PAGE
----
For Karen’s Hallmark Shop owner Karen Johnston, the recent easing of mask requirements in Virginia is a little premature.
“I think it’s a little too soon,” Johnston said during an interview in her store at Danville Mall on Monday.
Though Gov. Ralph Northam announced the lifting of certain restrictions last week, “We would ask that our guests wear masks.”
New CDC guidelines state fully vaccinated individuals do not have to wear masks in most indoor settings, except on public transit, in health care facilities and in congregate settings.
Businesses can still require masks in establishments. Workers in certain industries — including restaurants, retail, fitness, personal care, and entertainment — must continue to wear masks unless they are fully vaccinated, according to CDC guidance.
“This is a must for our staff,” Johnston said.
Owners and managers who spoke to the Danville Register & Bee said they will still ask customers to wear masks in their businesses, but will not strictly enforce the request.
“We’ll continue to keep signs out that ask customers to wear masks, but we don’t want to fight about it,” said Olivia Richardson, associate at The Gingerbread House on Memorial Drive.
Staff at the store will wear face coverings until further notice, Richardson said.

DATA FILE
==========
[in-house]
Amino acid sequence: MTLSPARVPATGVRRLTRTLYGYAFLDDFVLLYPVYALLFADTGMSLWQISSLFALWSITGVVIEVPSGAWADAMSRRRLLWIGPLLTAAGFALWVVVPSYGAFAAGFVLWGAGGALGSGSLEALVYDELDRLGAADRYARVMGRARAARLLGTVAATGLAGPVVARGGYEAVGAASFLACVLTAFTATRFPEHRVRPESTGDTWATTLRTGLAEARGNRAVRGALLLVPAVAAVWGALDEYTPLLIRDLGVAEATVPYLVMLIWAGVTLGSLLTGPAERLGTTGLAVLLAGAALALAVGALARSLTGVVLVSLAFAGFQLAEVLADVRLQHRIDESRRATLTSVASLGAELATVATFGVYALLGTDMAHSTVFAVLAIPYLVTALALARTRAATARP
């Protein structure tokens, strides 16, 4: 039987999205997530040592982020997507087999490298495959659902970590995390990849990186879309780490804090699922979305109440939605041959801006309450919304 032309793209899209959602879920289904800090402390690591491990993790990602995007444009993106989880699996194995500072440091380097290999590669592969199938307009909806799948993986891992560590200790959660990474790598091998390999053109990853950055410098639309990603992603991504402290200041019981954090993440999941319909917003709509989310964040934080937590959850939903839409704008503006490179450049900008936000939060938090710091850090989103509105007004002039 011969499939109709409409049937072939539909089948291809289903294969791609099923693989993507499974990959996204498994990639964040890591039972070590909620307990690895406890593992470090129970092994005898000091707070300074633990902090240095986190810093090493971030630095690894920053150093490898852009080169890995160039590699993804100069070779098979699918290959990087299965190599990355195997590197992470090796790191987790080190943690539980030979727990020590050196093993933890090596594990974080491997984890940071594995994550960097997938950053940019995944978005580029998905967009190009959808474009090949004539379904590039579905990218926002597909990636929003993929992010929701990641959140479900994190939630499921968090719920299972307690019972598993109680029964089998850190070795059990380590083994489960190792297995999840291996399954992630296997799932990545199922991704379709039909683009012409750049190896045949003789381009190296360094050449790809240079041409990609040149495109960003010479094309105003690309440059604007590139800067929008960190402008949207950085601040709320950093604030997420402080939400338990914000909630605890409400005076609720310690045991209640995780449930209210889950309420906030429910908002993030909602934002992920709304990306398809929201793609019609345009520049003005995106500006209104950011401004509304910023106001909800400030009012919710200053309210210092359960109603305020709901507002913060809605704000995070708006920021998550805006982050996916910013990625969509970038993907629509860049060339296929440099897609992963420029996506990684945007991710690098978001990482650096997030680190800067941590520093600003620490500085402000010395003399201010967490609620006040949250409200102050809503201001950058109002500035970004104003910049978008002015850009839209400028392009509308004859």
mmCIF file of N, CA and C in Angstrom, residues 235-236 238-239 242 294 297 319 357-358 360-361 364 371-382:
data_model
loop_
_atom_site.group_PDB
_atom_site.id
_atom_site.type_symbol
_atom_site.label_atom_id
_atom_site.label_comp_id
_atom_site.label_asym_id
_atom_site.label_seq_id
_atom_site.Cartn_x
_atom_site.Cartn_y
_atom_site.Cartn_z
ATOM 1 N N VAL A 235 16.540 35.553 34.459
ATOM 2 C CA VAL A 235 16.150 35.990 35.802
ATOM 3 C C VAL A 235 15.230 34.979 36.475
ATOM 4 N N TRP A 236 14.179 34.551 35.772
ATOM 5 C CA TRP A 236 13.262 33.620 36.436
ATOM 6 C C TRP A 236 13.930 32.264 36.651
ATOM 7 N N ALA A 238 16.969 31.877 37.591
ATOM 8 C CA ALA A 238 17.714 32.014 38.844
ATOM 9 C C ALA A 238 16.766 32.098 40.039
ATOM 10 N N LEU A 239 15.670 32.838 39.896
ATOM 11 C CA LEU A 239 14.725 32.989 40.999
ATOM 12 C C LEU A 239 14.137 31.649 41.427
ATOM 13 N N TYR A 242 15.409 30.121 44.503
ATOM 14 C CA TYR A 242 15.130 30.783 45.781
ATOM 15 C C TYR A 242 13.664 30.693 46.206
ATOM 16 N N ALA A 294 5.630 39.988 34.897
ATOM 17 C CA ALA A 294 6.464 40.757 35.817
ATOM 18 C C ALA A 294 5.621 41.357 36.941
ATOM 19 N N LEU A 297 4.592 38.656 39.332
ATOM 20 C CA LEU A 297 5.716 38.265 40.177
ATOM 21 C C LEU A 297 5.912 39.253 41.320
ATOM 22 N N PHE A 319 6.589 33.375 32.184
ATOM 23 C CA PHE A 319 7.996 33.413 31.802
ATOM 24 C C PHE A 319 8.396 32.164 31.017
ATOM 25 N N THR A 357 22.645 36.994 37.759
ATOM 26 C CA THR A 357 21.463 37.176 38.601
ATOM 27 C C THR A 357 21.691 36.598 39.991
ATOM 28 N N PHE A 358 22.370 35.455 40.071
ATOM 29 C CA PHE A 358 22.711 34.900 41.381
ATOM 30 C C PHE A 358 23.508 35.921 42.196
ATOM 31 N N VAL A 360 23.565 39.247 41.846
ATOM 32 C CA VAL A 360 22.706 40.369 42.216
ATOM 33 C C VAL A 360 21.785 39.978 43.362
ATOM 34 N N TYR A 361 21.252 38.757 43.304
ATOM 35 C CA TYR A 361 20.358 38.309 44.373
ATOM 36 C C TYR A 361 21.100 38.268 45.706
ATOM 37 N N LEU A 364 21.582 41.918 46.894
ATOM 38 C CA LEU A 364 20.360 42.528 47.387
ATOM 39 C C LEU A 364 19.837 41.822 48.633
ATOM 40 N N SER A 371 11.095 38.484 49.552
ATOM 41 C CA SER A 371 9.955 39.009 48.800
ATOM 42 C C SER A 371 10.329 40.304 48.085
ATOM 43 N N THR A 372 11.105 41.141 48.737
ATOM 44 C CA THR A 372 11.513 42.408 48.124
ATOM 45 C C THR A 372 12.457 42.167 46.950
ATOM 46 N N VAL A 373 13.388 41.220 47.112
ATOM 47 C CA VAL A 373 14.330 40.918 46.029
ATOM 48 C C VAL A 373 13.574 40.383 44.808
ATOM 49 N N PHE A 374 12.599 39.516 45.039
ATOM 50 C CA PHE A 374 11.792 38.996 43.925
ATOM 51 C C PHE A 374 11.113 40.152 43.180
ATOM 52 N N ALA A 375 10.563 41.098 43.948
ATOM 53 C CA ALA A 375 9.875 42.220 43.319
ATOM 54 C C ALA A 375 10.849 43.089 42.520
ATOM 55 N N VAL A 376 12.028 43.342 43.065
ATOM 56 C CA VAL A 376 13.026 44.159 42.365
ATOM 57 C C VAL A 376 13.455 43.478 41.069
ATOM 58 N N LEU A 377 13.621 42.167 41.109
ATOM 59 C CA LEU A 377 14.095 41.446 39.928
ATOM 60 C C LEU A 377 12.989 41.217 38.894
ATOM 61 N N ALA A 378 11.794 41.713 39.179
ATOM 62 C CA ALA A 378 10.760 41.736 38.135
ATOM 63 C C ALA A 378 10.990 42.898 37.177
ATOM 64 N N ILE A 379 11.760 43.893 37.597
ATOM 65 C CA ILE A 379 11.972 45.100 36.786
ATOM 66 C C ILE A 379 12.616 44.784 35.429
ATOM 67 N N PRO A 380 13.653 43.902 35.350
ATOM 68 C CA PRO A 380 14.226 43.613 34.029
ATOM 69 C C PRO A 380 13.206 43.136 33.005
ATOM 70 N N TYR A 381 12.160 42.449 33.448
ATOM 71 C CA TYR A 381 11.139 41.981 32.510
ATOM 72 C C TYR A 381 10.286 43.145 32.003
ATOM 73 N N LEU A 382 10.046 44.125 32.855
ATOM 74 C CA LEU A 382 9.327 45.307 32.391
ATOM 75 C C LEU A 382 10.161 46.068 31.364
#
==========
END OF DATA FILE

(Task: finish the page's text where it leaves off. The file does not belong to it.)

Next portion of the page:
Deborah Parks, co-owner at Phi-lly Cheese Steaks & Things on Riverside Drive, said they are continuing to space customers and groups a table apart from each other and ask them to wear masks.
Most customers continue to wear masks in the restaurant, she said, adding that she and her husband, Donald, will also keeping using the face coverings.
“I don’t yet feel comfortable with not wearing a mask in a public restaurant,” Deborah Parks said.
Back over at the mall, Blairs resident Jackie Smith said of the easing of restrictions, “It’s great that they’ve lifted it.”
However, she is now unsure whether to don a mask.
“I don’t know whether to wear it or not,” said Smith, adding that she has been vaccinated.
She attended a family birthday celebration Sunday night. Everyone who attended was vaccinated and did not wear masks, she said.
Those who are unvaccinated need to get their shots, Smith added. It is for that reason that Martinsville resident Brenda Yellock will keep wearing her mask.
“I’m still going to be covering up,” Yellock said. “Some of these people haven’t been vaccinated.”
At Dell’Anno’s Pizza Kitchen on Main Street, director of operations Christie Miller said they are letting customers determine whether to wear masks.
“We’re not going to ask them to wear masks,” Miller said. “It’s going to be up to them. We’re not going to push it.”
Employees are still wearing masks, she said.
“Our staff and I will continue to wear them,” she added.
As for Johnston, wearing masks, cleaning and taking other precautions are essential.
“Why not be pro-active about your health?” she said.
Also, lifting the requirements too early will lead people to “start jumping into crowds,” she added.
To Deborah Parks, being conscientious about public health is also about community.
“It’s a matter of regard and respect for the other person,” Parks said of wearing masks.
"We'll continue to keep signs out that ask customers to wear masks, but we don't want to fight about it."
Olivia Richardson, associate at The Gingerbread House